While I believe that God of War Ragnarök would have benefitted from having a sequel to scope its story, it admittedly has other bizarre pacing issues. While the game starts strong, it slows down tremendously for dozens of hours then races through the climax. It spends too long on these “slow-burn” character building moments that no time is left for the actual plot. I was let down by the abrupt ending, which was the result of dozens of hours of build-up culminating in a rather lackluster couple of boss fights.
Where God of War Ragnarök does make strides is its combat. While it does not reach the complexity of other character action series like Devil May Cry, Bayonetta, or even its predecessors in the God of War series, it does manage to be fun. There’s a beauty in simplicity, and God of War Ragnarök manages to keep things straightforward and approachable while also providing some advanced techniques for more experienced players. While the first game in the Norse saga was debatably too simple, God of War Ragnarök introduces some key changes and combat options. First in foremost, the player starts the game with multiple weapons unlocked, allowing for some more experimentation right at the beginning. Unlocking new techniques using experience makes a return, and you can disable certain techniques if they disrupt your flow.
Being able to stack elemental damage to inflict status effects is emphasized, encouraging the player to swap between their weapons for big damage. Runic attacks make a return but have much higher cooldowns, meaning that they are no longer a spammable win condition but instead supplement your moveset. The most important change wasn’t to the combat itself, but in the boss variety. God of War Ragnarök has tons of bosses. Fighting unique mythological beings is much more engaging than fighting the same troll mini-boss over and over again.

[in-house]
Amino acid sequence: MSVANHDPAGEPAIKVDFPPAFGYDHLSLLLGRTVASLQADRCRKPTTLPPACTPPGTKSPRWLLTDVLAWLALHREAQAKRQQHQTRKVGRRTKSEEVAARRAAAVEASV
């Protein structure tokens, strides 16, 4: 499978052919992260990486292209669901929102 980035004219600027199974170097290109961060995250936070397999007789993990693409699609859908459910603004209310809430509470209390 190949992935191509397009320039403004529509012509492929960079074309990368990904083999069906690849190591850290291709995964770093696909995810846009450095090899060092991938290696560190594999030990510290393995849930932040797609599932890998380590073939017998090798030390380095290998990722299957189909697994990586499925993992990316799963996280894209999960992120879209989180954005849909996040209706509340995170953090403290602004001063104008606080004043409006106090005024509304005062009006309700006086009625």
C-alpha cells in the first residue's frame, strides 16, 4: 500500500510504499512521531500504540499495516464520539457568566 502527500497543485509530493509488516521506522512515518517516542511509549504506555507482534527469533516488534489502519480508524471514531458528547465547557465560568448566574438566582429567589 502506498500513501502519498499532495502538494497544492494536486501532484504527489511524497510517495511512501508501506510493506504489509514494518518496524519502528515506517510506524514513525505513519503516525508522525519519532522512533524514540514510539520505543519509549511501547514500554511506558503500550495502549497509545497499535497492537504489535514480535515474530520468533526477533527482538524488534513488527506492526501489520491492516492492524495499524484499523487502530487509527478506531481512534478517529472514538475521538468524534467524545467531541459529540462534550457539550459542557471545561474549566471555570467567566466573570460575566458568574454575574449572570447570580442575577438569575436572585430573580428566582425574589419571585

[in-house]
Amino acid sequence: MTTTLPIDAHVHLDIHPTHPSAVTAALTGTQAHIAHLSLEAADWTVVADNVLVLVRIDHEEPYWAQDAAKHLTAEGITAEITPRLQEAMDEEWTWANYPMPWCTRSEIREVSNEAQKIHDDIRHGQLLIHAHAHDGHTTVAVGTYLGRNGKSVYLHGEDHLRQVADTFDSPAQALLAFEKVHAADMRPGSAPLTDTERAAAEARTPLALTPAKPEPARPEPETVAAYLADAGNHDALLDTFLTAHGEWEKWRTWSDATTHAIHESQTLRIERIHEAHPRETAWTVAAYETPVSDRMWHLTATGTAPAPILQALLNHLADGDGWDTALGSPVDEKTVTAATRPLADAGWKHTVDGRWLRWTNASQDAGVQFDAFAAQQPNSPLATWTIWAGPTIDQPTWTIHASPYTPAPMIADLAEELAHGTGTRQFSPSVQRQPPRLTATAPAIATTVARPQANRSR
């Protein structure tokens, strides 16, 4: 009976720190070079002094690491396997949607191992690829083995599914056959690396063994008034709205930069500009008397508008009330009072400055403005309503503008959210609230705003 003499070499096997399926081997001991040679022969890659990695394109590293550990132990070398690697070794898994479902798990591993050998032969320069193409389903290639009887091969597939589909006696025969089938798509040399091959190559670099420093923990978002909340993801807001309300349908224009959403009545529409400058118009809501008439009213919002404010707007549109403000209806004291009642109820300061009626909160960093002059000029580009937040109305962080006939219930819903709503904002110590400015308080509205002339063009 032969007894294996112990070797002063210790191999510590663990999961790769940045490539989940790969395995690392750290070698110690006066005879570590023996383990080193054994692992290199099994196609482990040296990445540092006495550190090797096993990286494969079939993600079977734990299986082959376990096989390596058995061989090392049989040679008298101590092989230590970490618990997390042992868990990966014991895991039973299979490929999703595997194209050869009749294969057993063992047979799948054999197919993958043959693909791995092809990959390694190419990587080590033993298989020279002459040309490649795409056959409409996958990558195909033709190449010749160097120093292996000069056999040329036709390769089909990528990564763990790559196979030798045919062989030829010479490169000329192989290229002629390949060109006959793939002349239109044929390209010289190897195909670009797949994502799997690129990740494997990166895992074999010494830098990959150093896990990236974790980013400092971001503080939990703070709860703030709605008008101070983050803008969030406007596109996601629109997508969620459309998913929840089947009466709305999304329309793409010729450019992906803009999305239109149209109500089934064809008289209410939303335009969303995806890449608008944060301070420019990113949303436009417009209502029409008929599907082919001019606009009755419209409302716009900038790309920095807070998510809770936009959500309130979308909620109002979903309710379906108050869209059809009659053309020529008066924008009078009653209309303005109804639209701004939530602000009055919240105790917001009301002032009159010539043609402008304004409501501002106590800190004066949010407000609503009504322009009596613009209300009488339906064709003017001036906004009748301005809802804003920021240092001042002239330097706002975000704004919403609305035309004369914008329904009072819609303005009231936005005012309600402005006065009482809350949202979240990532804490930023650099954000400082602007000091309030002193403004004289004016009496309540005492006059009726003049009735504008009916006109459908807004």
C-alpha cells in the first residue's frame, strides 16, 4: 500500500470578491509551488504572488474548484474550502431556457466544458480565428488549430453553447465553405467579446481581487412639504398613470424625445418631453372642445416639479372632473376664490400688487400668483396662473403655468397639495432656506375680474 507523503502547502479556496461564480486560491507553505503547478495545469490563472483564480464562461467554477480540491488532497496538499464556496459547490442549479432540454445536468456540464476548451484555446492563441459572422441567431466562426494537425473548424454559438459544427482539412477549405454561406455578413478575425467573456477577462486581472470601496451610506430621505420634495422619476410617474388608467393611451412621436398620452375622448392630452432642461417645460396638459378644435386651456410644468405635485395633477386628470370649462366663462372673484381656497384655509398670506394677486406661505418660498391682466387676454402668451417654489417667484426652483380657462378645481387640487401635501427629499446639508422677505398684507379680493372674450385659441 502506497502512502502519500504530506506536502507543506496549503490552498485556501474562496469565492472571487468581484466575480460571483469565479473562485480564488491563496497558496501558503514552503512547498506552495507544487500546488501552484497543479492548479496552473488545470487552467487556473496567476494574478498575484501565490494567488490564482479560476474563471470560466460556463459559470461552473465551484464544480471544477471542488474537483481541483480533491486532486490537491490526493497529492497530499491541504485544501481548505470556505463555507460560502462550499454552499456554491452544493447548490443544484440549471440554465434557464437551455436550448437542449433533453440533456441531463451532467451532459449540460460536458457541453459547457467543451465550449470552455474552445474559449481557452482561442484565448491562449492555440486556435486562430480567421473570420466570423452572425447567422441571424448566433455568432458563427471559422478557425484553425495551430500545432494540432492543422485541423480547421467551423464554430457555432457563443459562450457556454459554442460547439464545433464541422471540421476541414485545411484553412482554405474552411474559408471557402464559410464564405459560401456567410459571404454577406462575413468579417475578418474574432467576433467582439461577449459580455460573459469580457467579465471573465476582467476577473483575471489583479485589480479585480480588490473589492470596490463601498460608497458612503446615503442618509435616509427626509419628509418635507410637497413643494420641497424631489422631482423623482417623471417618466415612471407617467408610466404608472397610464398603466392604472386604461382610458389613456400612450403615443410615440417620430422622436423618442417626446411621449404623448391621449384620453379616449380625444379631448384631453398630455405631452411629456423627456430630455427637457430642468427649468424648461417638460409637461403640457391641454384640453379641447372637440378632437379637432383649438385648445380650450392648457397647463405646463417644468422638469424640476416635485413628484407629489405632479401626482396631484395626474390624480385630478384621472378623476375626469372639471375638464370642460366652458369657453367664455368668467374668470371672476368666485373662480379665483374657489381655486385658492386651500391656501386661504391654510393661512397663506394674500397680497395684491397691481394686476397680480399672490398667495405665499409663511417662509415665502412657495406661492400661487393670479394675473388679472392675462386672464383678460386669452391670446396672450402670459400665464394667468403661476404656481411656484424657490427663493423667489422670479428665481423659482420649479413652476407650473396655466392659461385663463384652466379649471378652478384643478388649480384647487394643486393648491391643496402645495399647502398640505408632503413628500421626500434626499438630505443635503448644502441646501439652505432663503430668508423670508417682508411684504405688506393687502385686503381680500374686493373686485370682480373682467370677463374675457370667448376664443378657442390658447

Unfortunately, there are a few returning problems in the combat. First and foremost being the camera. It follows the player too closely in an over-the-shoulder 3rd-person view. You can’t see anything behind you, and you have to rely on directional indicators for incoming attacks. These indicators are unreliable and it’s impossible to tell what kind of attack is incoming. Is it a projectile? Or an area-of-effect blast? Or an unblockable attack? Or a standard strike? All these things require different reactions but you never know which it is or how long it will take to reach you. Once you see one of these indicators you pretty much have to stop your combo and maneuver and dodge away from where you are standing. It interrupts the flow of combat pretty badly.